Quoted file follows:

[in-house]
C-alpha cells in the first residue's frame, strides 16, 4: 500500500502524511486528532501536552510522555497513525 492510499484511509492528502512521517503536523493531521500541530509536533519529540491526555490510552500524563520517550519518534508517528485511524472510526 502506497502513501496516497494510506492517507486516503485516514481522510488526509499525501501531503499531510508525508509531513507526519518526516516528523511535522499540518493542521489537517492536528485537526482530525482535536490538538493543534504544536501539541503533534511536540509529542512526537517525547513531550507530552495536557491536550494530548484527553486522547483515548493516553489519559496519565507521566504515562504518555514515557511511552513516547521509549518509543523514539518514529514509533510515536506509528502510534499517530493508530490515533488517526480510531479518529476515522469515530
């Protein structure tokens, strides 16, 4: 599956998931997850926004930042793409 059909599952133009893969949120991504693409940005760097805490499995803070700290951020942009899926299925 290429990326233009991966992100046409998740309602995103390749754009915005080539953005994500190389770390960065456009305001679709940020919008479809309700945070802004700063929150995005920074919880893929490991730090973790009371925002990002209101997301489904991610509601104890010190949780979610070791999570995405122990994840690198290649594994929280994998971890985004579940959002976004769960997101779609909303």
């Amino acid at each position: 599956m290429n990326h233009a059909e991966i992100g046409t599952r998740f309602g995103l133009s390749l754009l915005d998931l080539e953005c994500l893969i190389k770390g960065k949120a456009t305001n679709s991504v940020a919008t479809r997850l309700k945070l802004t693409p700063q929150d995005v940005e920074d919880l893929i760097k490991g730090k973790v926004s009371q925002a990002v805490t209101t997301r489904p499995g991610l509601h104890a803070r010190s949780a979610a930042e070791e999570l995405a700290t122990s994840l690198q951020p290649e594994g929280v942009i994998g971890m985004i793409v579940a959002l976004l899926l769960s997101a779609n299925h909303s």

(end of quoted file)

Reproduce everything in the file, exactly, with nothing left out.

[in-house]
C-alpha cells in the first residue's frame, strides 16, 4: 500500500502524511486528532501536552510522555497513525 492510499484511509492528502512521517503536523493531521500541530509536533519529540491526555490510552500524563520517550519518534508517528485511524472510526 502506497502513501496516497494510506492517507486516503485516514481522510488526509499525501501531503499531510508525508509531513507526519518526516516528523511535522499540518493542521489537517492536528485537526482530525482535536490538538493543534504544536501539541503533534511536540509529542512526537517525547513531550507530552495536557491536550494530548484527553486522547483515548493516553489519559496519565507521566504515562504518555514515557511511552513516547521509549518509543523514539518514529514509533510515536506509528502510534499517530493508530490515533488517526480510531479518529476515522469515530
């Protein structure tokens, strides 16, 4: 599956998931997850926004930042793409 059909599952133009893969949120991504693409940005760097805490499995803070700290951020942009899926299925 290429990326233009991966992100046409998740309602995103390749754009915005080539953005994500190389770390960065456009305001679709940020919008479809309700945070802004700063929150995005920074919880893929490991730090973790009371925002990002209101997301489904991610509601104890010190949780979610070791999570995405122990994840690198290649594994929280994998971890985004579940959002976004769960997101779609909303």
């Amino acid at each position: 599956m290429n990326h233009a059909e991966i992100g046409t599952r998740f309602g995103l133009s390749l754009l915005d998931l080539e953005c994500l893969i190389k770390g960065k949120a456009t305001n679709s991504v940020a919008t479809r997850l309700k945070l802004t693409p700063q929150d995005v940005e920074d919880l893929i760097k490991g730090k973790v926004s009371q925002a990002v805490t209101t997301r489904p499995g991610l509601h104890a803070r010190s949780a979610a930042e070791e999570l995405a700290t122990s994840l690198q951020p290649e594994g929280v942009i994998g971890m985004i793409v579940a959002l976004l899926l769960s997101a779609n299925h909303s």